Fleas are a constant source of irritation to both pets and owners. They also spread tapeworm. Paralysis ticks can kill your pet. They are more commonly around during spring months.
Dogs and cats have the same fleas. The life cycle is governed by temperature and humidity. It is faster in summer and slower in winter. So we get more fleas in summer. The life cycle can be as short as 2 weeks.
Only 5% of a flea's life cycle is spent on your pet.
Fleas suck blood and it is their saliva which causes an allergic reaction in dogs and cats. Female fleas lay their eggs on pets and these fall off and hatch out in your pets environment. Inside or outside depending on where your animals spend their time.
This is why it is important to treat your animal and environment for effective flea control.
Flea allergy dermatitis
Dogs: generally will chew, lick, scratch or bite the hair on their back above tails, down the backs of their thighs and quite often their feet and tummy. The number of fleas is not important to an allergic dog, it only take one flea bite to start a reaction.
Cats: generally have crusty lesions over their whole body and have hair loss through licking.
The Paralysis Tick Ixodes Holocylis is an important parasite of animals. These ticks affect all domestic animals including dogs, cats, sheep, goats, horses and cows.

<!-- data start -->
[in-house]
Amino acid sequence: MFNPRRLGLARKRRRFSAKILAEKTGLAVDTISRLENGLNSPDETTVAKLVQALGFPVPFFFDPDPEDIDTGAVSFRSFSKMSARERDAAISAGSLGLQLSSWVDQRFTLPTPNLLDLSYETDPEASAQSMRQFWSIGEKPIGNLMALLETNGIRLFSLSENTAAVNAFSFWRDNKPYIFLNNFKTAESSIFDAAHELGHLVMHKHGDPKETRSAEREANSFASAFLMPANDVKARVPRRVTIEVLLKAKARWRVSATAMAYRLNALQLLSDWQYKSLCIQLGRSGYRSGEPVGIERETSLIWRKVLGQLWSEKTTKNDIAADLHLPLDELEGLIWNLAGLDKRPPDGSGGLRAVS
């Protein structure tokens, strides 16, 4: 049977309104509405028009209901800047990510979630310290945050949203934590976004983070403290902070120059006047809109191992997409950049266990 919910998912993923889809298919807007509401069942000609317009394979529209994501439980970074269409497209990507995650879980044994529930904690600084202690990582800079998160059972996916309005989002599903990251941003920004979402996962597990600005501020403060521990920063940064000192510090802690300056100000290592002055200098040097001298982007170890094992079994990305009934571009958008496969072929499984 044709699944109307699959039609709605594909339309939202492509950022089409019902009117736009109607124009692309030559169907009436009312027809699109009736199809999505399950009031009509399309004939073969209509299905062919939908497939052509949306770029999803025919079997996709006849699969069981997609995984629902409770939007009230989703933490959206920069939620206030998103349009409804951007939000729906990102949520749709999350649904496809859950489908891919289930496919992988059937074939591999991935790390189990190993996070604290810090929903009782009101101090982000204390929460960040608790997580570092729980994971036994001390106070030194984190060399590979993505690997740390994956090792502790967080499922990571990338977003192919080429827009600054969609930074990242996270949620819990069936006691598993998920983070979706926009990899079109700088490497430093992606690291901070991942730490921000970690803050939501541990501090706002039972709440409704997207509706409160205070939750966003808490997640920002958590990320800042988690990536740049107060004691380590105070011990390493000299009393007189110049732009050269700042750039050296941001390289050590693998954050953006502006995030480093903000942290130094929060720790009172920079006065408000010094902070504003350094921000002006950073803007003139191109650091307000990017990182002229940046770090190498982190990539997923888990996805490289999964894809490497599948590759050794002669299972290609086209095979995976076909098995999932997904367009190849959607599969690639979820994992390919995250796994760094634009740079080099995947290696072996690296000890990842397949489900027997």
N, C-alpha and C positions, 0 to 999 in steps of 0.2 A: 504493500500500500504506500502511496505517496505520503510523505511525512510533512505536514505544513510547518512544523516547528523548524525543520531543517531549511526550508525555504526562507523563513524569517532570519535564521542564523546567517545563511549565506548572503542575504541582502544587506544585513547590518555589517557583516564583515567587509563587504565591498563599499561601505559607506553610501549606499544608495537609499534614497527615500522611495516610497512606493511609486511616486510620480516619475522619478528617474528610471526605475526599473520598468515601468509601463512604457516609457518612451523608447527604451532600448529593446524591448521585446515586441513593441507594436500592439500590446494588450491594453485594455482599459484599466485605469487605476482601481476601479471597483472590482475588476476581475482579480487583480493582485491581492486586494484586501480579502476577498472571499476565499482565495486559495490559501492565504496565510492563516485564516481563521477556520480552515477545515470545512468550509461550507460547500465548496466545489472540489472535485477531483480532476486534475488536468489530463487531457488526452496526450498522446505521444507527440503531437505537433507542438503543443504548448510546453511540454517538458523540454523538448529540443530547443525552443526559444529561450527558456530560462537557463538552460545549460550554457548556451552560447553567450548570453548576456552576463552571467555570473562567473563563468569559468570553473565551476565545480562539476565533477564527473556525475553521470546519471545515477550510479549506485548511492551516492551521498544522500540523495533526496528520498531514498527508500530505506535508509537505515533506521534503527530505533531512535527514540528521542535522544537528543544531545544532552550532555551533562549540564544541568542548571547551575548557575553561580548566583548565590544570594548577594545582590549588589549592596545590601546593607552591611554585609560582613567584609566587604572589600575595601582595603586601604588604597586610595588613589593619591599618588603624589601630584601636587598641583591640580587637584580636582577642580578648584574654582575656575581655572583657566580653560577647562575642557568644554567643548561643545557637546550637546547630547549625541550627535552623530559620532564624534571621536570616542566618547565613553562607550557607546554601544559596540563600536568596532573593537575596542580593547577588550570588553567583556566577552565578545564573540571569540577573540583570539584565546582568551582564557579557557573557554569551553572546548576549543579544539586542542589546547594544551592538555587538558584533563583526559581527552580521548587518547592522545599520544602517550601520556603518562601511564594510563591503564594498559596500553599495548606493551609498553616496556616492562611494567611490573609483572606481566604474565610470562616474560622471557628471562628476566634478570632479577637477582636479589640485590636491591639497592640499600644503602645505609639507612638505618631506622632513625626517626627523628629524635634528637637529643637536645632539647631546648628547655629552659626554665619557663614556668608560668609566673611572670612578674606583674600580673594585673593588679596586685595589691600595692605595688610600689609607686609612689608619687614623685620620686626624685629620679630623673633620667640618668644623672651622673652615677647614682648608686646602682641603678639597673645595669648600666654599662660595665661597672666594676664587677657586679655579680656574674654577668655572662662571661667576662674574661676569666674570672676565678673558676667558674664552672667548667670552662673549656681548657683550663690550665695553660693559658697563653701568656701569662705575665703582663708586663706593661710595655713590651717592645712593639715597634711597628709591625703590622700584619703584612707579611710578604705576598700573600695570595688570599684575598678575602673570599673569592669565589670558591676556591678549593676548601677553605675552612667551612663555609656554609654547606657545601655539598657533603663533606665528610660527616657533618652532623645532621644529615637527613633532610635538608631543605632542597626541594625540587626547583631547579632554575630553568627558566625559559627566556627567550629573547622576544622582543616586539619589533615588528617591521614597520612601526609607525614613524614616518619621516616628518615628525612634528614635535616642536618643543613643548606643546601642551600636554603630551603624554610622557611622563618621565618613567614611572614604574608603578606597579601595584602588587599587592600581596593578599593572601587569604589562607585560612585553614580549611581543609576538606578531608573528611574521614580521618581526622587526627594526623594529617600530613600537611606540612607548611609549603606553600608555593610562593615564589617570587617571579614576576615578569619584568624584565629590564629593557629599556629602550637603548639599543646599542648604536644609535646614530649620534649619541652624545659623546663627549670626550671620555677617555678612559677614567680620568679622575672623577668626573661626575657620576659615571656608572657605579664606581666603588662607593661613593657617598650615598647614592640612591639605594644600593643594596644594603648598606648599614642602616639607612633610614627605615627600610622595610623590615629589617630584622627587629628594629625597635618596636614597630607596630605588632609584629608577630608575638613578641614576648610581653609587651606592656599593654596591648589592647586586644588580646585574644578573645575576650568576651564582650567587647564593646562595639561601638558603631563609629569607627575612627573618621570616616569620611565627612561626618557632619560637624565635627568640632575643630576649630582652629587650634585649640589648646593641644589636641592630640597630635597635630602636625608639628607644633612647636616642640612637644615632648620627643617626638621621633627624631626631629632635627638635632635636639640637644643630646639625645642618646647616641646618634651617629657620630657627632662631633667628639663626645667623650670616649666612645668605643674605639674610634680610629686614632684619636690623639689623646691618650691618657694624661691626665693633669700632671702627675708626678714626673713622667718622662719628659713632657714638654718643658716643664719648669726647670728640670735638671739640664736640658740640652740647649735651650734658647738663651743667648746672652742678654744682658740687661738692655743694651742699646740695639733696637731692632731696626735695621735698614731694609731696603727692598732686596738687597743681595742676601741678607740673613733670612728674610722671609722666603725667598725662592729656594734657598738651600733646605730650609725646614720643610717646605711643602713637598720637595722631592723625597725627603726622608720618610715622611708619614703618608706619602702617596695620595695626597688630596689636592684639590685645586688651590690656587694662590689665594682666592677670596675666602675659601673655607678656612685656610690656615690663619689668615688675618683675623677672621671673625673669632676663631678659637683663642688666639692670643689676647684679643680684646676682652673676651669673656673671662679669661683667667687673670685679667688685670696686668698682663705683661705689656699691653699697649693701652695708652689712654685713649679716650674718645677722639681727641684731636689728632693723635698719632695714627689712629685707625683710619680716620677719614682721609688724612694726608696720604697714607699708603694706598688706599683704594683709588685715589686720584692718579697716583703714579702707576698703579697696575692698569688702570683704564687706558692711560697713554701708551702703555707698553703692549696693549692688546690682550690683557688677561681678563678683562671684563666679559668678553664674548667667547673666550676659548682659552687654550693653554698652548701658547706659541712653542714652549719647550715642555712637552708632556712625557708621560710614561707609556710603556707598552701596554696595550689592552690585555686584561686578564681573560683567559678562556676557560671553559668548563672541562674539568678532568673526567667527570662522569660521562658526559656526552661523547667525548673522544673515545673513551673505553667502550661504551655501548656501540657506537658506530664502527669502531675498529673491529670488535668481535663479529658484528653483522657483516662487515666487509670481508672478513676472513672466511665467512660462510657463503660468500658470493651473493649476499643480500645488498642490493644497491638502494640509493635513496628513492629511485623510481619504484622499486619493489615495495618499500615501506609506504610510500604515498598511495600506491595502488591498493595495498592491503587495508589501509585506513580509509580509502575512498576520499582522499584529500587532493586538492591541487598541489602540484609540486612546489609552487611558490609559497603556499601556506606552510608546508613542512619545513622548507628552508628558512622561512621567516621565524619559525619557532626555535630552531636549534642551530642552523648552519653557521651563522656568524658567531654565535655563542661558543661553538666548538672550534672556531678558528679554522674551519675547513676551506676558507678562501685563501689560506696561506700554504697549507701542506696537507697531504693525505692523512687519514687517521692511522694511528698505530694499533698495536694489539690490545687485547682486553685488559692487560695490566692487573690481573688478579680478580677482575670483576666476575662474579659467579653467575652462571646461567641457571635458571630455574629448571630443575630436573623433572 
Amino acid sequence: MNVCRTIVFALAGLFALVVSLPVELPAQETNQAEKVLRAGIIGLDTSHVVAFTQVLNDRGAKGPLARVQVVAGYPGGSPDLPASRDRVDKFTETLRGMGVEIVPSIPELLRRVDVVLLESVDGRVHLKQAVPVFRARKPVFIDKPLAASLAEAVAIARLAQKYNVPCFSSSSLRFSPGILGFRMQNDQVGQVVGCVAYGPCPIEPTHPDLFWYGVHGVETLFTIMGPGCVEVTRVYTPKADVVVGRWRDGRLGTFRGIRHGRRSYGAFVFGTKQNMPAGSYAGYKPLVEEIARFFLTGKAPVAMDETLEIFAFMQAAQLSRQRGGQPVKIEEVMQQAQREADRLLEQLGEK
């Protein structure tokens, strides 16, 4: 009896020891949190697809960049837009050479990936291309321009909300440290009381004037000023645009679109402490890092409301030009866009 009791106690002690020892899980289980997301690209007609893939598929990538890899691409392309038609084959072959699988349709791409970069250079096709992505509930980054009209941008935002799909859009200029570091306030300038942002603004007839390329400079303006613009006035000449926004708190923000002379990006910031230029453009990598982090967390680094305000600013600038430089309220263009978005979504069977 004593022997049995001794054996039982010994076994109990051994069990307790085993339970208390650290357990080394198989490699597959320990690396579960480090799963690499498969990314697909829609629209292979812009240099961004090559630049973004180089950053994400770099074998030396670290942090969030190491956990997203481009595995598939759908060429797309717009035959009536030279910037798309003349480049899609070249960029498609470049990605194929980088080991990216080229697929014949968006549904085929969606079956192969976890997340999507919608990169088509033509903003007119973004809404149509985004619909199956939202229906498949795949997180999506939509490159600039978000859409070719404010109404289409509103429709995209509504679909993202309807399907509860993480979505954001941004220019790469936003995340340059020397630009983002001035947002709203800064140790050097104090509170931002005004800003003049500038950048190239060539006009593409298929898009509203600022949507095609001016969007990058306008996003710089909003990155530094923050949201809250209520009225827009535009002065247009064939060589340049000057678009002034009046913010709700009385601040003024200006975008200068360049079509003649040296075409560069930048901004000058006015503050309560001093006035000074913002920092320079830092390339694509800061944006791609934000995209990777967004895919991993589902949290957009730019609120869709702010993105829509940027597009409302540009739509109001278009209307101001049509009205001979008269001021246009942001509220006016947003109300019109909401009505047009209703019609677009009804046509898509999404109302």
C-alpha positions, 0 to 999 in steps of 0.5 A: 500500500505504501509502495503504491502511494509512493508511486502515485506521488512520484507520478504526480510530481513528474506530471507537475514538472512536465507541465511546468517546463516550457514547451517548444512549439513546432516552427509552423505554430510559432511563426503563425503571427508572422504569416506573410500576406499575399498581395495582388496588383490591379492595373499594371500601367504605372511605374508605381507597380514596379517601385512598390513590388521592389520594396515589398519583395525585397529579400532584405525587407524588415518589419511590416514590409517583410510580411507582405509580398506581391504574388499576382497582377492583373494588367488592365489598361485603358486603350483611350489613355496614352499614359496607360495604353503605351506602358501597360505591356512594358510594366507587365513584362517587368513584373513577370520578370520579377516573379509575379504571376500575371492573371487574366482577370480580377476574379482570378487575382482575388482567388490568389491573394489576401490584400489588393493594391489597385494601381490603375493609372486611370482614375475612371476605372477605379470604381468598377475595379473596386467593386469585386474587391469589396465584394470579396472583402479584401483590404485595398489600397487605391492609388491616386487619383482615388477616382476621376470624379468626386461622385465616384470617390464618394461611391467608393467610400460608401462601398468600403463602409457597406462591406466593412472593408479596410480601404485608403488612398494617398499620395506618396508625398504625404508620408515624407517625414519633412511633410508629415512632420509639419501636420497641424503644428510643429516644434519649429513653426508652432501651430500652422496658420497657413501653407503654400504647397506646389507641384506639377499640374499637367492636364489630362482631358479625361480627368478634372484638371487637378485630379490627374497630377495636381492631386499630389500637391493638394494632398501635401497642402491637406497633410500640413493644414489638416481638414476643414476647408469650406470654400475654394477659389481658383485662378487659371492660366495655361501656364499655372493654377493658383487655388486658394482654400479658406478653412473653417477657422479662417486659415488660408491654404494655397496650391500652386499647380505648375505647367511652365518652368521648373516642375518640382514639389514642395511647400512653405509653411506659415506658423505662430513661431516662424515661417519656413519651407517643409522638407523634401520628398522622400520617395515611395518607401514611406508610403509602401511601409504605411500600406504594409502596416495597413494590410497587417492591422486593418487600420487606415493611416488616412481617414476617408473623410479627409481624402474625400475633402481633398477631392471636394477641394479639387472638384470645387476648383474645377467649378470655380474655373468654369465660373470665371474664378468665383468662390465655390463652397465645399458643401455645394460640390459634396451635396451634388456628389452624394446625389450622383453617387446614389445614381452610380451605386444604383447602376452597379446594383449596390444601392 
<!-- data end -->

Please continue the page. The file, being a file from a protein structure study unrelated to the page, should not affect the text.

The tick season in mainly during spring/summer i.e. June to February, but they can occur at any time through the year, particularly after a few days of rain.
The early signs of tick paralysis are:
- trouble breathing
- loss of voice (can’t bark or meow)
- wobbling in hind legs (which becomes worse until the pet can’t walk).
What to do
If you suspect a tick, search the animal thoroughly.
Most ticks are found around the head and neck, but they can be anywhere. PULL IT OFF. Keep your pet cool and rested, don’t give it any food or water, ring the surgery. Quick treatment is important for an early recovery. Don’t wait. Tick paralysis is an emergency.
Prompt treatment is essential - the sooner the animal is treated, the quicker they recover. The success rate is very high, but because of the severity of Tick paralysis the results are variable from animal to animal.
Generally it is necessary to hospitalise animals so they can be monitored regularly. Recovery takes an average of 2 to 4 days but can take longer. The treatment is complex and involves antivenene, drugs to prevent heart and lung failure, stop vomiting and antibiotics to stop pneumonia.